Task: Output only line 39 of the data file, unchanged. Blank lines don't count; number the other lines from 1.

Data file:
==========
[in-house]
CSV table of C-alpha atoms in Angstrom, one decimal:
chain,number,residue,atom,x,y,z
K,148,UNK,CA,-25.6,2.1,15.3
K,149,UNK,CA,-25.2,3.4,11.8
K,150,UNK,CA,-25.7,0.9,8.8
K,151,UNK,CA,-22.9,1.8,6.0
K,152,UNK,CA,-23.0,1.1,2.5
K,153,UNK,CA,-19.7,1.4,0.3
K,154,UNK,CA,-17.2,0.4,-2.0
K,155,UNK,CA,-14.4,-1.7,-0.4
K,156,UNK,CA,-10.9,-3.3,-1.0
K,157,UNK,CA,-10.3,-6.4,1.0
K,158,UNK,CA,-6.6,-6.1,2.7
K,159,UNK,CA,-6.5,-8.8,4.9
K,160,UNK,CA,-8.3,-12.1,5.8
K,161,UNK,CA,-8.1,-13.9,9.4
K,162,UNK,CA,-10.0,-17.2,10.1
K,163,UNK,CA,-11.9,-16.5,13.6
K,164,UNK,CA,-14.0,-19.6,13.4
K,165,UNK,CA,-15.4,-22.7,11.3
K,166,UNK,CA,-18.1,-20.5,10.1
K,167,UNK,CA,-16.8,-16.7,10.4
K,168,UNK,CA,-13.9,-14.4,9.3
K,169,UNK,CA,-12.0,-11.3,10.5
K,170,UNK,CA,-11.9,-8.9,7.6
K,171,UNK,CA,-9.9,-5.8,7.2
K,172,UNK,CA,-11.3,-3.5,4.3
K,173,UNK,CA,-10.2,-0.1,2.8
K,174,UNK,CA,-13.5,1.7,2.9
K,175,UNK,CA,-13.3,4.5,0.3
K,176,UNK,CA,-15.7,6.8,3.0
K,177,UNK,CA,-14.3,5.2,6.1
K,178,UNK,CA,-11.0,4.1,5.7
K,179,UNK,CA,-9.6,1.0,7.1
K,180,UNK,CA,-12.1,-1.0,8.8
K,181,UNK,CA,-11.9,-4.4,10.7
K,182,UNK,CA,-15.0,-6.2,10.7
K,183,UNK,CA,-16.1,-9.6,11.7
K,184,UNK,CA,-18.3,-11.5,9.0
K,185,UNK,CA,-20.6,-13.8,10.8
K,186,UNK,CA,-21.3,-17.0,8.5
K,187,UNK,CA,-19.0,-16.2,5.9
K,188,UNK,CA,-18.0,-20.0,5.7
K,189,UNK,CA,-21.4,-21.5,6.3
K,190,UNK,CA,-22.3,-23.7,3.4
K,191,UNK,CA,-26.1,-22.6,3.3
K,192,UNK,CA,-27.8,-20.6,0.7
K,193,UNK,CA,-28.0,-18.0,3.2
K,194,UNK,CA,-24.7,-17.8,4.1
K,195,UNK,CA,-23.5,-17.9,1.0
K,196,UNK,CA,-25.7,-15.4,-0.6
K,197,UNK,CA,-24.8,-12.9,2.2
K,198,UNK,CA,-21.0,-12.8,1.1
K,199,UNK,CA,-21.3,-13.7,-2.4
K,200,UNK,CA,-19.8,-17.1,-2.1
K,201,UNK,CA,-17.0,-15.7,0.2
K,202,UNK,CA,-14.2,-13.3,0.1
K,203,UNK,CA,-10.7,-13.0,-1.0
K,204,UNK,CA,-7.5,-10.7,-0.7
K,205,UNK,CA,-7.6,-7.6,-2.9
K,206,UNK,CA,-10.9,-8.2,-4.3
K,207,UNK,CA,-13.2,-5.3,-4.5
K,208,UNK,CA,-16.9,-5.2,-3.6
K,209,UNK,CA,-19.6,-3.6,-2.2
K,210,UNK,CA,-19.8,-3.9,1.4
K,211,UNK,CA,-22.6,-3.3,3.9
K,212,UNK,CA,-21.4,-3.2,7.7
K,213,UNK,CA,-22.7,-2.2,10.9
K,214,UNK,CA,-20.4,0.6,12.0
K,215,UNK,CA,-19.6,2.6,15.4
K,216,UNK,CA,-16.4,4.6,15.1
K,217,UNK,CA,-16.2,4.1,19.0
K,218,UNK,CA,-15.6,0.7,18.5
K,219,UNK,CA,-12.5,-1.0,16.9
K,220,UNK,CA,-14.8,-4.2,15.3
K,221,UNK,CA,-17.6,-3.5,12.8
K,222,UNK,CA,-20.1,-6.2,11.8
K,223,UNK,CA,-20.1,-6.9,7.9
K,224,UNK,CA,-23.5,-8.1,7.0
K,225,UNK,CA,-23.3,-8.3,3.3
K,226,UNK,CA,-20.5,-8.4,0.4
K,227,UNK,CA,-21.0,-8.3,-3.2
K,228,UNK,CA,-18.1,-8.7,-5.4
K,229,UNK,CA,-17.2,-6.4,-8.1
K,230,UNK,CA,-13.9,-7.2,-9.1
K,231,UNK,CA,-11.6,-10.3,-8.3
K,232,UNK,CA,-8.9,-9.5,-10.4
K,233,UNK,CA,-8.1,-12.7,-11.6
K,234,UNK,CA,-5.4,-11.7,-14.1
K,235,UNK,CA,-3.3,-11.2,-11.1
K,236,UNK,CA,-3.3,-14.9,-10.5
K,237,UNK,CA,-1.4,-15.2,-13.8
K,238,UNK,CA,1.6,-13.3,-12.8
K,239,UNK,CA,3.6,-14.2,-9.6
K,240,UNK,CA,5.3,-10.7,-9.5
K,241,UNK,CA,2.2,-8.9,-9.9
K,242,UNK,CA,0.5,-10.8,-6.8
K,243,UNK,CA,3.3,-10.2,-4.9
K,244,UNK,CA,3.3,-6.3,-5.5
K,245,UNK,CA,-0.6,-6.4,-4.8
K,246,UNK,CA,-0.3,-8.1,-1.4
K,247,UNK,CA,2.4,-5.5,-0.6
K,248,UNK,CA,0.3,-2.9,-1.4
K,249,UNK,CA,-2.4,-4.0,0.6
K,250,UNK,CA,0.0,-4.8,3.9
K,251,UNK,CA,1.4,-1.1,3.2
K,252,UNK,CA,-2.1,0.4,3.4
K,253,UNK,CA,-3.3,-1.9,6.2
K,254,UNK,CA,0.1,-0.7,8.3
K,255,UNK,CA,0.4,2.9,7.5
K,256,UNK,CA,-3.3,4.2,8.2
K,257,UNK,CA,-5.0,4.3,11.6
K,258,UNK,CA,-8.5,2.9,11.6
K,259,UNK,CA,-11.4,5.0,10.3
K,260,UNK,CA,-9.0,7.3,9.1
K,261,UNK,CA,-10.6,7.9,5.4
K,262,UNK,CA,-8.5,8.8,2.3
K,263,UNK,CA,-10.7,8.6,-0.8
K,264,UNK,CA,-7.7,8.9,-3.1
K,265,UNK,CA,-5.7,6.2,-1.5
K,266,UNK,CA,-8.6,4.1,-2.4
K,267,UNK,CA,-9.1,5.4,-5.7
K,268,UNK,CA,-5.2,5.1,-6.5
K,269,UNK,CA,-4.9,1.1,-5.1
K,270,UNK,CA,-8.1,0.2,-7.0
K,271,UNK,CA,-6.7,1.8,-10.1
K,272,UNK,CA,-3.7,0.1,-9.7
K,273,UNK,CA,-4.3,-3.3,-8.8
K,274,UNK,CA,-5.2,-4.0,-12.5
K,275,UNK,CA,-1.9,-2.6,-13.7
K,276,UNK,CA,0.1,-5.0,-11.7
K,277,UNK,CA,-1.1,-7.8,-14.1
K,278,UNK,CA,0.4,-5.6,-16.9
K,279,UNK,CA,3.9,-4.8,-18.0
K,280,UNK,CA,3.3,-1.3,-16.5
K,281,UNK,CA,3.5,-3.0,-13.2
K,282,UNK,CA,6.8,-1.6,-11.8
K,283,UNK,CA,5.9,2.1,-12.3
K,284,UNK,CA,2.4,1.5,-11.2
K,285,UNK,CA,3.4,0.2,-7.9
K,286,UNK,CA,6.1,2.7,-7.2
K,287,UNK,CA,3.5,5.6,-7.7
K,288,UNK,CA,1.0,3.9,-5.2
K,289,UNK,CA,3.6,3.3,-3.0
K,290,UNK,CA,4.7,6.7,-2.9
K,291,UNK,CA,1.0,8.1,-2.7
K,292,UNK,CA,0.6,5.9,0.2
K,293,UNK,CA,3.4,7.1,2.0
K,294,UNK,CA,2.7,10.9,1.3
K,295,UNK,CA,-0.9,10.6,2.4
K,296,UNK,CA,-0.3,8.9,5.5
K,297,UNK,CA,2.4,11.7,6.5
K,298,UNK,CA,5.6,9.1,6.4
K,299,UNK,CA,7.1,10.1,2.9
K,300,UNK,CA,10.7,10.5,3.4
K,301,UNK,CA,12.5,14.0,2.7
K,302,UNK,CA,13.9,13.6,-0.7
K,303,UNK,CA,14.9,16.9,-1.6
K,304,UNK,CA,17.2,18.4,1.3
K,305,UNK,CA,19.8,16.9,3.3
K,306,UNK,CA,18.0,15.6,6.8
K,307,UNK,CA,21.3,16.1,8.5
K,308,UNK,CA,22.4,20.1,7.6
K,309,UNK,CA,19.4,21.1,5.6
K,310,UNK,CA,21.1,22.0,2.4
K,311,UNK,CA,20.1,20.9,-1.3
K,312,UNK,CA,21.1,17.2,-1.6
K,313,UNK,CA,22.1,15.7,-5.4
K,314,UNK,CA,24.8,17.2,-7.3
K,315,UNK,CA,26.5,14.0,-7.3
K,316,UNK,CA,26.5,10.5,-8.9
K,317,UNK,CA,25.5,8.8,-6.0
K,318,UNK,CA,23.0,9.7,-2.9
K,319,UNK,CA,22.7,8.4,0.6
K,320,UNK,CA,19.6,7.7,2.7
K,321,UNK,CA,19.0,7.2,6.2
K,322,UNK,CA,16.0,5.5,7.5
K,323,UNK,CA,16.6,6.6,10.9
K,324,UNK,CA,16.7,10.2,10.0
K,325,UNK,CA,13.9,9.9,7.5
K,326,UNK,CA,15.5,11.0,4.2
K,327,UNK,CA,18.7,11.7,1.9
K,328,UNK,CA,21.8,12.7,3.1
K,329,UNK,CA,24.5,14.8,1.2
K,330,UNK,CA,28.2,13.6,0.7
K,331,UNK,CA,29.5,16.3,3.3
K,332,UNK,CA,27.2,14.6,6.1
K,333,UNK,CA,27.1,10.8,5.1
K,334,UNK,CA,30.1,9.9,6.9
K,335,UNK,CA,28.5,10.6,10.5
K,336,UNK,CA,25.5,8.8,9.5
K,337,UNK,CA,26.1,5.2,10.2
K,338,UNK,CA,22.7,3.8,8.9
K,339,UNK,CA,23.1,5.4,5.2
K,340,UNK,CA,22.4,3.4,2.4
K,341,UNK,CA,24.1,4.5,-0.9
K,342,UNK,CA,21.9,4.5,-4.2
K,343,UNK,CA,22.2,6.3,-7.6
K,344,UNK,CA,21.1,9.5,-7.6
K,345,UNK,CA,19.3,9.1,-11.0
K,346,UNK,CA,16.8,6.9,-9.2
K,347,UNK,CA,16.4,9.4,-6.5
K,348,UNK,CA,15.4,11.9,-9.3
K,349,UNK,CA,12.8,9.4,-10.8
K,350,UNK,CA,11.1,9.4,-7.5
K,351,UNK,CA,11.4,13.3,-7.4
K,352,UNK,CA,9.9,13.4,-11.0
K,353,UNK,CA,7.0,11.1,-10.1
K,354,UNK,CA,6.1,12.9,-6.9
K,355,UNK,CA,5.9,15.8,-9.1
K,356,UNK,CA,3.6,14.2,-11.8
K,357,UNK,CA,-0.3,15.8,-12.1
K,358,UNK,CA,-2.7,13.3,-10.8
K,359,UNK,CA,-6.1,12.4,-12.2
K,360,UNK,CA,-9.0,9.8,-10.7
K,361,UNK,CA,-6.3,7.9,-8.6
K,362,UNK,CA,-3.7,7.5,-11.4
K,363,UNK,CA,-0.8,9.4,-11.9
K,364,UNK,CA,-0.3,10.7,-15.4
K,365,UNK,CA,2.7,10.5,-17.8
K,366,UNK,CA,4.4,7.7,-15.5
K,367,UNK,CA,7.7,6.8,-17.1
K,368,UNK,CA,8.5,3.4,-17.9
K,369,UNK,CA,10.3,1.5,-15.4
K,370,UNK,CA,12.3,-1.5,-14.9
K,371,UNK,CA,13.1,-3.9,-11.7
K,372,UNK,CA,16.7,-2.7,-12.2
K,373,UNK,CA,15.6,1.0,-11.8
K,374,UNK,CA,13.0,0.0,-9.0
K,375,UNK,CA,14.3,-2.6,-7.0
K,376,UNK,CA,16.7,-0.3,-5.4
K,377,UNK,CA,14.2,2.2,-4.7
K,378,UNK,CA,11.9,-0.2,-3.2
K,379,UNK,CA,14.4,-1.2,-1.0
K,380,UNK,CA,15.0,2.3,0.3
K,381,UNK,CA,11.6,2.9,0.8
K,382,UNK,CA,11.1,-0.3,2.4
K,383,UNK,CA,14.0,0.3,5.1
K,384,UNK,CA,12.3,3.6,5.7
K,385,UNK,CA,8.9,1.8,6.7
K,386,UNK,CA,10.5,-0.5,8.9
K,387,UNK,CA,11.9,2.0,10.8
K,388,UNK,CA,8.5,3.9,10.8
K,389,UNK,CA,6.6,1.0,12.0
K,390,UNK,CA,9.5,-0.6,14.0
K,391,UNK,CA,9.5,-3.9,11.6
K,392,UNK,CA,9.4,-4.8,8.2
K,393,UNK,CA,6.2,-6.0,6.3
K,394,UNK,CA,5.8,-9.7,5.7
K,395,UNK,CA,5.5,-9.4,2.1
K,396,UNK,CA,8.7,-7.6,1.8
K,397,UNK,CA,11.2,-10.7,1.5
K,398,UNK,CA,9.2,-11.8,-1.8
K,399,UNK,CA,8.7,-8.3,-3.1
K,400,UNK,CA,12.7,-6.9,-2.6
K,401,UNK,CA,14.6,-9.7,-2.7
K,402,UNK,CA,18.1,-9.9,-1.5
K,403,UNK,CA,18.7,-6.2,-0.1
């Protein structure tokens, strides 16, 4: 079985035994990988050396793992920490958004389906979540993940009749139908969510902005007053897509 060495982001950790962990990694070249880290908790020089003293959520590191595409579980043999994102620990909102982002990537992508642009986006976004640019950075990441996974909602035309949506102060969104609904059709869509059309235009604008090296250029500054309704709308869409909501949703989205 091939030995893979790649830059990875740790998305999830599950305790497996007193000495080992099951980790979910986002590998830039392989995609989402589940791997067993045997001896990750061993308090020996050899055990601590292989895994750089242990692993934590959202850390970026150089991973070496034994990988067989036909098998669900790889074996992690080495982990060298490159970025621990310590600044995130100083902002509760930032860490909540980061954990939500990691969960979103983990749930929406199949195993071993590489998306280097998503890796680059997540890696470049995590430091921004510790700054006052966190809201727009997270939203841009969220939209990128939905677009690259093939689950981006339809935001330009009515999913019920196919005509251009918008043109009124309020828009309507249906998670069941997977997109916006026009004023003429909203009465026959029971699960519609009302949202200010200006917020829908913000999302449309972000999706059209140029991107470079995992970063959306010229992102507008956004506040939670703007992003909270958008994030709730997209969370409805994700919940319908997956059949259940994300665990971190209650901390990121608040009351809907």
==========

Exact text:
K,183,UNK,CA,-16.1,-9.6,11.7